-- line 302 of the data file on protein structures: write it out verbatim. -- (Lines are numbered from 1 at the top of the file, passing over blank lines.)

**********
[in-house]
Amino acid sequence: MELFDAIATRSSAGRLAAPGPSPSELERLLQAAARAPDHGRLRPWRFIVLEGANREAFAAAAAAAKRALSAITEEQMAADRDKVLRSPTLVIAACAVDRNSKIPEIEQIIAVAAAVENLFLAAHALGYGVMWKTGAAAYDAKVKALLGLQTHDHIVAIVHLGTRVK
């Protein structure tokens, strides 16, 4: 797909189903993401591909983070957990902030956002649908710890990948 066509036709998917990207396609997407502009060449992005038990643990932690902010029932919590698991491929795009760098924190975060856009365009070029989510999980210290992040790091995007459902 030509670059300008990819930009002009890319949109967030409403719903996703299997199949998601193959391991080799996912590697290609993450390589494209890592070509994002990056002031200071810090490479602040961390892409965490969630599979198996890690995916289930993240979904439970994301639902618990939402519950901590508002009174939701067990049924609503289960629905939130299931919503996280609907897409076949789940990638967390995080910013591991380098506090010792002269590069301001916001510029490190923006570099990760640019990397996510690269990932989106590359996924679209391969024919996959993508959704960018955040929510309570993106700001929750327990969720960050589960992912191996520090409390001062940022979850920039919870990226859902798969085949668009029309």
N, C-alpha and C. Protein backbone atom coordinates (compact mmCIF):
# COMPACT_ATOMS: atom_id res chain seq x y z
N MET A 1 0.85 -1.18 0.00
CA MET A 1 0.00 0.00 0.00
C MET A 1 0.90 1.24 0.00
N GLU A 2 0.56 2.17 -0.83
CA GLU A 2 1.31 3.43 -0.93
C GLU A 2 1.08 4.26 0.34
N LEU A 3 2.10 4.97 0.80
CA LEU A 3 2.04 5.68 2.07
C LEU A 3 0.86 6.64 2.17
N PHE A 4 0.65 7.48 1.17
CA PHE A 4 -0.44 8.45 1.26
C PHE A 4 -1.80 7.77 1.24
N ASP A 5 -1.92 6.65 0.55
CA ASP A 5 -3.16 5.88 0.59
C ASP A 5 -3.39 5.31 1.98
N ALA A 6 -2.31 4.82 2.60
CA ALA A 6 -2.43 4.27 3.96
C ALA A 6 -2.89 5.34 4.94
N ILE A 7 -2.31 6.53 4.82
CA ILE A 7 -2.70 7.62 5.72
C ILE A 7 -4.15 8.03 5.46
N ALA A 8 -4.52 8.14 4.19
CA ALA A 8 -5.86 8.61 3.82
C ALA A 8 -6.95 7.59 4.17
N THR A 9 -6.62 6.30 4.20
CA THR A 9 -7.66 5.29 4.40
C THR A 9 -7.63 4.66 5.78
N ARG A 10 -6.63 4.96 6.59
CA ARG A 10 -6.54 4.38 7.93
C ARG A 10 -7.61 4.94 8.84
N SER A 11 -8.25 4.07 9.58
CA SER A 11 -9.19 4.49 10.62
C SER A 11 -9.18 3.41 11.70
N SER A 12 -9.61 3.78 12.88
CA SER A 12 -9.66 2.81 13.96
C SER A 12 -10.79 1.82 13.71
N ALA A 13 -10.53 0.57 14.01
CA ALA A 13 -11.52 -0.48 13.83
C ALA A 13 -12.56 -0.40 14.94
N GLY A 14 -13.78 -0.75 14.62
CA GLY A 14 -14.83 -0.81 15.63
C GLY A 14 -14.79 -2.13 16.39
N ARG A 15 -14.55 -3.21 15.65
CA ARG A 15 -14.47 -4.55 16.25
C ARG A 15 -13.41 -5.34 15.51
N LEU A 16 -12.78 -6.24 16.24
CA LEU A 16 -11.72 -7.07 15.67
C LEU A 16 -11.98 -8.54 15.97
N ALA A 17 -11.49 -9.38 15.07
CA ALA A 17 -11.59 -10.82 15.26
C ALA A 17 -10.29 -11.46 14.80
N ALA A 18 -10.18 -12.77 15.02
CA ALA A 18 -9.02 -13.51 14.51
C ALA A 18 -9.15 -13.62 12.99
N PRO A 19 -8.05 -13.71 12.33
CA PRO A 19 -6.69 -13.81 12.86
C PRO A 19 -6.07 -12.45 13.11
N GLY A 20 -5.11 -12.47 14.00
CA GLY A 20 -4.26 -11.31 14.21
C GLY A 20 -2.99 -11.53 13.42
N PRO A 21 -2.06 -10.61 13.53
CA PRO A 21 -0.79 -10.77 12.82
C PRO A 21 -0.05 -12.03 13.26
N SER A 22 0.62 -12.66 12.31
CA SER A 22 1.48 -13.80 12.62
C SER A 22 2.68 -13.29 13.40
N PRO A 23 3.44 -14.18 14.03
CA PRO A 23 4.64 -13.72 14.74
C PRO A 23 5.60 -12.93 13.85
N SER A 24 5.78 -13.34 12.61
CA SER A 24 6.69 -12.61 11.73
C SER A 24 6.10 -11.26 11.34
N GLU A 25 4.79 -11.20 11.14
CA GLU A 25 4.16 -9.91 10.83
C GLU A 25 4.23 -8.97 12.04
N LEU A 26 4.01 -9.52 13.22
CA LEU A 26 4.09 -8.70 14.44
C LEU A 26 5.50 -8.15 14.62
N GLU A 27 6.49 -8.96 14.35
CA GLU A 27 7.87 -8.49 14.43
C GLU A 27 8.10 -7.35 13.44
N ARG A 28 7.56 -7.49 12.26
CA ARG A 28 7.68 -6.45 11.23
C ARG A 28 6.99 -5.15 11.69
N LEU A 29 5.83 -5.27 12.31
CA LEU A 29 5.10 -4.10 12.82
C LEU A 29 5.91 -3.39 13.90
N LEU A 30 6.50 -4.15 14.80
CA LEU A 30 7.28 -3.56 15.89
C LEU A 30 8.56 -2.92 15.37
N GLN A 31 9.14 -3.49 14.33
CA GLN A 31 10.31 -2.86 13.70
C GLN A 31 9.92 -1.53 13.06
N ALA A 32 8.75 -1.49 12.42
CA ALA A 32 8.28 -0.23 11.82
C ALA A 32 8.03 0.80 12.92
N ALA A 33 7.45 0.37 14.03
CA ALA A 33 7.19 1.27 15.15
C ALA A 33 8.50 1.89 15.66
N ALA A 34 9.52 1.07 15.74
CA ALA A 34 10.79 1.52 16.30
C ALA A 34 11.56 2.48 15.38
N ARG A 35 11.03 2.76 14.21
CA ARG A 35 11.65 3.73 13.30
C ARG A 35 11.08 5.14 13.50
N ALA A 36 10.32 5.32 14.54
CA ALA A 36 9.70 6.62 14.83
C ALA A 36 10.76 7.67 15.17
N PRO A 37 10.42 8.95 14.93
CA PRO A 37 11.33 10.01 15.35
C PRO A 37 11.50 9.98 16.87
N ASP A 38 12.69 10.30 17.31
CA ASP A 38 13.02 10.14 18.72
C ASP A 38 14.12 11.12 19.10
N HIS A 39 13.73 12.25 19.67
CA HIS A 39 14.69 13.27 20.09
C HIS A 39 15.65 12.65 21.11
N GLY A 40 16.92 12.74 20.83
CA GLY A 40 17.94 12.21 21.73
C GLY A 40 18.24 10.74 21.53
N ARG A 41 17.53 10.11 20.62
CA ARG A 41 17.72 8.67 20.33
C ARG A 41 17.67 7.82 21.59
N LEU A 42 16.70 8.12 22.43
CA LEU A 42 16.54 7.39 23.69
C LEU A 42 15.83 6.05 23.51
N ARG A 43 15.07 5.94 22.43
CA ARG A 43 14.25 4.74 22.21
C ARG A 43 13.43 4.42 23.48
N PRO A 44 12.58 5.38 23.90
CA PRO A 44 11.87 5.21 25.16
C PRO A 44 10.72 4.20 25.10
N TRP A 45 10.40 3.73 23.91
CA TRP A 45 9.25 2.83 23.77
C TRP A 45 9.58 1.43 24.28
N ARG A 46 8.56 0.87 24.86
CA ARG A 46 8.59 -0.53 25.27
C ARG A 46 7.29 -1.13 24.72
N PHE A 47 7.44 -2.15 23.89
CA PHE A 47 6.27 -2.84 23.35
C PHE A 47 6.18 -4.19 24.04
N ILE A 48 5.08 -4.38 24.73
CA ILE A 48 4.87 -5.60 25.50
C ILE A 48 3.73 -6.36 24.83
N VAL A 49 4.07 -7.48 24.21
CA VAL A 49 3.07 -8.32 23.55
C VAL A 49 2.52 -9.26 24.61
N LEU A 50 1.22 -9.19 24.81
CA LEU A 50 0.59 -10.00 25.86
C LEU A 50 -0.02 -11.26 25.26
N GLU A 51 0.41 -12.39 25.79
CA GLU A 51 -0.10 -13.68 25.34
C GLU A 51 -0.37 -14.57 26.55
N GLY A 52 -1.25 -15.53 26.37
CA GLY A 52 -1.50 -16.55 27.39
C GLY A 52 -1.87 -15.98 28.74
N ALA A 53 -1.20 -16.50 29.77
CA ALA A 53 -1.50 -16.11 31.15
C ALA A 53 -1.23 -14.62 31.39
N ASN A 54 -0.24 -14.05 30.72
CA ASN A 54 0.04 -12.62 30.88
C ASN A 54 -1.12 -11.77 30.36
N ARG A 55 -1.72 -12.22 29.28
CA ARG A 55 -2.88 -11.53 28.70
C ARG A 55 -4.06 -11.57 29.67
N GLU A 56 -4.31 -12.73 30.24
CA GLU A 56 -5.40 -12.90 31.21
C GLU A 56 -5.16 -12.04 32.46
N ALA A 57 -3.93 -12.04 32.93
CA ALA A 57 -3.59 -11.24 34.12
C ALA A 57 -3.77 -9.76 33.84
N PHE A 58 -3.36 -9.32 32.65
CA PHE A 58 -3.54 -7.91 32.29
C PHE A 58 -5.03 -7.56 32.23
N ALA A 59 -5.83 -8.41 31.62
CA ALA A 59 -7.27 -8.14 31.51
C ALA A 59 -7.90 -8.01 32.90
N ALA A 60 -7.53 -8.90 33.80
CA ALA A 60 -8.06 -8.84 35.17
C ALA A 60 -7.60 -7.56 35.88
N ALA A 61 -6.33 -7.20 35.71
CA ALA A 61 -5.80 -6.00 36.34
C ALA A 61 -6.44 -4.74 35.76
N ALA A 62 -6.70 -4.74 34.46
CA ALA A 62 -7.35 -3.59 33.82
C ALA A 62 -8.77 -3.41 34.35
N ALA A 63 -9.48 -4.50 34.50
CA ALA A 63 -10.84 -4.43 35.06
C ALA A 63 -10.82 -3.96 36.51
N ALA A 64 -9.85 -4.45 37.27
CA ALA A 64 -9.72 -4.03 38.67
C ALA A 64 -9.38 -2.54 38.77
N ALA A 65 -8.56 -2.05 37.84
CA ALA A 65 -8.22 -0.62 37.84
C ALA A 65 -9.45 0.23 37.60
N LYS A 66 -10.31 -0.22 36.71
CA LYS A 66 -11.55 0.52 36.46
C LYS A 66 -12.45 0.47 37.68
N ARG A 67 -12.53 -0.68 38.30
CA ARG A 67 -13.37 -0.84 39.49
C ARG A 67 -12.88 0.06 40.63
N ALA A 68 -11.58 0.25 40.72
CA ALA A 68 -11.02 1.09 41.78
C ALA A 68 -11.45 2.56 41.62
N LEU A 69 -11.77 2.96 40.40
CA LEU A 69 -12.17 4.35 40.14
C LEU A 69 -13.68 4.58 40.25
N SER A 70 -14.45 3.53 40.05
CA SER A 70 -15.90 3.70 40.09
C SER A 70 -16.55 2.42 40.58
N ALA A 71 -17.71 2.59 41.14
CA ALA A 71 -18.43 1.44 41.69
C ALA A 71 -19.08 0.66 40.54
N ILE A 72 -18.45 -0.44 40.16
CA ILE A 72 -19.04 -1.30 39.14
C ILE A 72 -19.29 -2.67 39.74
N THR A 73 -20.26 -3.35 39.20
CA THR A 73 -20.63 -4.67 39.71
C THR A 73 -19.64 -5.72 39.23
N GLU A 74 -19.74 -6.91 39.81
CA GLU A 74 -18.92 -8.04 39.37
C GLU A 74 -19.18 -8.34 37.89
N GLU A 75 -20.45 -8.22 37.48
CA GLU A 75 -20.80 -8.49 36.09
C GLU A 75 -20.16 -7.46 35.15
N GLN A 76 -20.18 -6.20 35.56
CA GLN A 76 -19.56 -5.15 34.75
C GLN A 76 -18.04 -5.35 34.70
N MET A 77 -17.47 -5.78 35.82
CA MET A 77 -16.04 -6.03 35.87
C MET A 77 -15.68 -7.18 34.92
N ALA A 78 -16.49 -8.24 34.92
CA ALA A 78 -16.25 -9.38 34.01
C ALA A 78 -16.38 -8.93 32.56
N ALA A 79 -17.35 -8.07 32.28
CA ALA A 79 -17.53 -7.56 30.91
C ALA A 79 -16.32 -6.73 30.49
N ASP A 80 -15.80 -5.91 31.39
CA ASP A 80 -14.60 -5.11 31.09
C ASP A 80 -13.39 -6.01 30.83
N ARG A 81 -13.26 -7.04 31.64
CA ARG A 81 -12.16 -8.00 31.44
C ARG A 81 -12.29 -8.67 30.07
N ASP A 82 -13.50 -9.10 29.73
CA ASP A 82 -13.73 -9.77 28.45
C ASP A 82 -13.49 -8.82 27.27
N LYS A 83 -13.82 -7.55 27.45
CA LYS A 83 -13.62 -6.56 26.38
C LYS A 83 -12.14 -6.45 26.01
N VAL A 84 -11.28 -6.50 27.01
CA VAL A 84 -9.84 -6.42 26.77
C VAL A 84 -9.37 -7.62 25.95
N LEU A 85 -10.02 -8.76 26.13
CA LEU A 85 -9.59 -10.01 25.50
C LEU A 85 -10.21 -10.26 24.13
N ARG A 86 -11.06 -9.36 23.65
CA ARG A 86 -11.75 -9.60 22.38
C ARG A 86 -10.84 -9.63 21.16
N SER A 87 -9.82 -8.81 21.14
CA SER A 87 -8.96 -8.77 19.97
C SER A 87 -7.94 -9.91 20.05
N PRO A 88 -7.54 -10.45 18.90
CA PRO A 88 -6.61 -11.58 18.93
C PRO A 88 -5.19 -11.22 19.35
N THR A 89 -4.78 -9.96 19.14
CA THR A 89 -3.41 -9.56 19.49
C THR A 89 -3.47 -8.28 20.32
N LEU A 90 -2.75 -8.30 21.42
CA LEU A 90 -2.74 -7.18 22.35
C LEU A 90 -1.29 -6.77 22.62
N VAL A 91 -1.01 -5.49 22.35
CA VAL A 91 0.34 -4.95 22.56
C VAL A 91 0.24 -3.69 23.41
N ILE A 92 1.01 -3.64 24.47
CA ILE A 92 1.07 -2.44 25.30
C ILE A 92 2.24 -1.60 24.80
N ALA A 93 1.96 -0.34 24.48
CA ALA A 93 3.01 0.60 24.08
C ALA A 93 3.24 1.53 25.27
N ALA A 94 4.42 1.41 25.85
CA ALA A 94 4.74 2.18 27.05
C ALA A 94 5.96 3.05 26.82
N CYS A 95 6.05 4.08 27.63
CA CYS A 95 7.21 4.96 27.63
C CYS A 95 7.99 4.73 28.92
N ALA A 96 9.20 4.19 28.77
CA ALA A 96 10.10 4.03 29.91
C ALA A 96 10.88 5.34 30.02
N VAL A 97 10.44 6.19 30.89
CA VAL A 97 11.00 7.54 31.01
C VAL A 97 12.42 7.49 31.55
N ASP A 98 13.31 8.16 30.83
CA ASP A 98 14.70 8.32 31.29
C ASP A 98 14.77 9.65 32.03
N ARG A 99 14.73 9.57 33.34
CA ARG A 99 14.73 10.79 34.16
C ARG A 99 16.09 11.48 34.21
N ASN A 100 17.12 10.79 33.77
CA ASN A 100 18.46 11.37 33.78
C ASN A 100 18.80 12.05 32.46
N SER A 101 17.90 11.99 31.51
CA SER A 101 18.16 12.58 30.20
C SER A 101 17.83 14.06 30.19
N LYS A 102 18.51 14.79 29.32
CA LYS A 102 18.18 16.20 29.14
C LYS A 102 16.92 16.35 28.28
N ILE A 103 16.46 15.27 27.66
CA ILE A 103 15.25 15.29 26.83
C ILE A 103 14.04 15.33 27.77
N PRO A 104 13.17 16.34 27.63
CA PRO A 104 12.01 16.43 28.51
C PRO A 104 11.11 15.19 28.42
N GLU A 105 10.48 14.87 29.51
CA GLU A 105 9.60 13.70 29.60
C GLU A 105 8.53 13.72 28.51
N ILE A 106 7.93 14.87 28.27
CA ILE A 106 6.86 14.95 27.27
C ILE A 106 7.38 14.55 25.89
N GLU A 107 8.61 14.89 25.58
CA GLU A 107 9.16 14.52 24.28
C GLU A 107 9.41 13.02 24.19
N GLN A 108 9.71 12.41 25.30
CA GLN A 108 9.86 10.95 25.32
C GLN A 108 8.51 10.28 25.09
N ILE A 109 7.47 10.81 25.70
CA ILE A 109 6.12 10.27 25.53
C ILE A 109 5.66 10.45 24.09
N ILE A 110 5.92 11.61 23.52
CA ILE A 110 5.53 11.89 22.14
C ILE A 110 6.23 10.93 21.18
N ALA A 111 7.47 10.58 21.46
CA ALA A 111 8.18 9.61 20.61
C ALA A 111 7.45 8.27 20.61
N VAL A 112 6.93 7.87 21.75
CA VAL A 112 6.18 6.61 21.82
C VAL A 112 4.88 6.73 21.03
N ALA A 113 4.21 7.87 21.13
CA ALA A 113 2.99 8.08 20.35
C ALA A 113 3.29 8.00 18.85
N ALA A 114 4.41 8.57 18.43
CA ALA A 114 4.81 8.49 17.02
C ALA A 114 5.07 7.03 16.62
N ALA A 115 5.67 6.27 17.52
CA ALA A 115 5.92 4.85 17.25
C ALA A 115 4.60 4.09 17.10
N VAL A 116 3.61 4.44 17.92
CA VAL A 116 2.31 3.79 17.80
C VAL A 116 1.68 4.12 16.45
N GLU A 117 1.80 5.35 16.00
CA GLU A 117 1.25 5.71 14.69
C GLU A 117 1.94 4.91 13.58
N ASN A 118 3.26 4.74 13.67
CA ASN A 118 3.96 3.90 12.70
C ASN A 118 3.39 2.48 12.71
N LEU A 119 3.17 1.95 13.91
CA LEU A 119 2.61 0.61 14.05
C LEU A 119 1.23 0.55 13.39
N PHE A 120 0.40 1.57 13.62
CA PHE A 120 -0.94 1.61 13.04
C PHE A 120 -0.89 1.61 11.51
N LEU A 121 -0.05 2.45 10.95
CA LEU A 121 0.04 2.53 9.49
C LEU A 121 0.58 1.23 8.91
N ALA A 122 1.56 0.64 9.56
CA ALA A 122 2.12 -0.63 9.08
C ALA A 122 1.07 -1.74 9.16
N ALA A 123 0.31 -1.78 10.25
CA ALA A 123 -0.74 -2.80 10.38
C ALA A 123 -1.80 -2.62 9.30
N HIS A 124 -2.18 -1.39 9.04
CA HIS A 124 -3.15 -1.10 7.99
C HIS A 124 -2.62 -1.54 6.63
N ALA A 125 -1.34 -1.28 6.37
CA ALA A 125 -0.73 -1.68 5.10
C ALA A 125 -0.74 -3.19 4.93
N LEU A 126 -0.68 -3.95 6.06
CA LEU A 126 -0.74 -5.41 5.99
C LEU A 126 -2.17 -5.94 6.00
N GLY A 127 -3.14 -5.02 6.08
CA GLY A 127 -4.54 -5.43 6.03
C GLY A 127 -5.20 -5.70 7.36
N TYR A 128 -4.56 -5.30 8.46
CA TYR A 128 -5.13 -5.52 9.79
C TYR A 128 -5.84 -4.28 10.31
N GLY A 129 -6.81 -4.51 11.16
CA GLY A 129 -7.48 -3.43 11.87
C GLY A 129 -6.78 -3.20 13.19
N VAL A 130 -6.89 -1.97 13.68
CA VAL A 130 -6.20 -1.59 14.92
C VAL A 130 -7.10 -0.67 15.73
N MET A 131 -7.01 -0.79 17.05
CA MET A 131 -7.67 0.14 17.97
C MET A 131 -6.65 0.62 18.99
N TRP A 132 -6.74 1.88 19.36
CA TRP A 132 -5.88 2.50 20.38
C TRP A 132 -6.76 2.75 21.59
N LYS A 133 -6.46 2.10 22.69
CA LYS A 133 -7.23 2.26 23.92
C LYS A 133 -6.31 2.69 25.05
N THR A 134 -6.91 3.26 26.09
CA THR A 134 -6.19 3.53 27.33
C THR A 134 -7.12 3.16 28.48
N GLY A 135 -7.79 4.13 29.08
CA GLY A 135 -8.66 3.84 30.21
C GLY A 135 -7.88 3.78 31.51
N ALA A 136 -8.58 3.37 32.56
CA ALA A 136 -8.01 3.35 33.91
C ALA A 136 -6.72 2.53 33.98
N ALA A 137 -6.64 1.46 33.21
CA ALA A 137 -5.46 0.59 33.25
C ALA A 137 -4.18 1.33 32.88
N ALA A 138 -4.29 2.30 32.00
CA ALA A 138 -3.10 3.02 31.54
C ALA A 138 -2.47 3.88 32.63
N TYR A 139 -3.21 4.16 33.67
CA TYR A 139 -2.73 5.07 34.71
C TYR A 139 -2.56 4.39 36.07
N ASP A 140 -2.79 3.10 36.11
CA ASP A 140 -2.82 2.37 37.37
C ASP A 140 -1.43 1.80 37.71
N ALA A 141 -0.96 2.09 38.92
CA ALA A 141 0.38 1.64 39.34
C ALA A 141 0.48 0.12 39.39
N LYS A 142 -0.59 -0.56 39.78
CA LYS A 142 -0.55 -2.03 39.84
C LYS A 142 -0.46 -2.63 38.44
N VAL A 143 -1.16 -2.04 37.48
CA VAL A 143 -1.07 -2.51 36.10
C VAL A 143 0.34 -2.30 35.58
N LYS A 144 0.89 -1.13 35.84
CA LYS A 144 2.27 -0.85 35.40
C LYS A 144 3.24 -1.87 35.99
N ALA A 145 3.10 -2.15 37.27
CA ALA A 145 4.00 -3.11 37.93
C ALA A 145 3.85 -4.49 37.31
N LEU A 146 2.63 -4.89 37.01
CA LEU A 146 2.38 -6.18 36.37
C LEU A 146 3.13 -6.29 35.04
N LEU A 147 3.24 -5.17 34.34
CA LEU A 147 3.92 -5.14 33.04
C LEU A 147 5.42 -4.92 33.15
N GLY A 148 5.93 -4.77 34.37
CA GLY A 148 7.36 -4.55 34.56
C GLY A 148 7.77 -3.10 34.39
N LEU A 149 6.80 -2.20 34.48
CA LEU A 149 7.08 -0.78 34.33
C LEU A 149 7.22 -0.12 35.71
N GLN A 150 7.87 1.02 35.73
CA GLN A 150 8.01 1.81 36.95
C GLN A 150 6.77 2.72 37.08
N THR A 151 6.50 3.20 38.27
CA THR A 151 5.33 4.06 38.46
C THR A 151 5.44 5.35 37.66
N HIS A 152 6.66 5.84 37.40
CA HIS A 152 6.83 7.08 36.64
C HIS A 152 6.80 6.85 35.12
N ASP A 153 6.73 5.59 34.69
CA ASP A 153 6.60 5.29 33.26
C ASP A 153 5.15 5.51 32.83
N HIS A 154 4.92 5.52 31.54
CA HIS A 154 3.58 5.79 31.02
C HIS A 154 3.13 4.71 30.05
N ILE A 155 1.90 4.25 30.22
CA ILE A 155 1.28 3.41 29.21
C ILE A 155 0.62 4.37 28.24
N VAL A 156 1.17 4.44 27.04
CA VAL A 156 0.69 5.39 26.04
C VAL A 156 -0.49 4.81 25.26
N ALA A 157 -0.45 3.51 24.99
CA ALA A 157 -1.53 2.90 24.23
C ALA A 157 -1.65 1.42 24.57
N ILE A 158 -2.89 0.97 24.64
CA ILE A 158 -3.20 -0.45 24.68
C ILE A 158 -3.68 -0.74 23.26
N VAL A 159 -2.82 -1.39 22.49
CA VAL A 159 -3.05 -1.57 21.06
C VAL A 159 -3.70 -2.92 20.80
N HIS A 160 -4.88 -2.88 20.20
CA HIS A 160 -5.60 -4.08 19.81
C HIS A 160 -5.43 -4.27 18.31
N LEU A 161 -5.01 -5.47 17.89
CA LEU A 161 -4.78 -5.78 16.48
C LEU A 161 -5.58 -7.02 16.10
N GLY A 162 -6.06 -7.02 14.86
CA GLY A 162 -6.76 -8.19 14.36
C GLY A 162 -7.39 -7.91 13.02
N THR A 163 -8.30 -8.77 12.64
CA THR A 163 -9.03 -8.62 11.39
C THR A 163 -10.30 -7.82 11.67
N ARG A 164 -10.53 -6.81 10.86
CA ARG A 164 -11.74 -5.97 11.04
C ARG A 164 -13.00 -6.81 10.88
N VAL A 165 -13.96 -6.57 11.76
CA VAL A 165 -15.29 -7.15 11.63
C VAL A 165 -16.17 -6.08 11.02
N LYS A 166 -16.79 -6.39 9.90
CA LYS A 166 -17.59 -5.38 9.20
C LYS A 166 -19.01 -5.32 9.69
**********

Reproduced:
C ARG A 99 16.09 11.48 34.21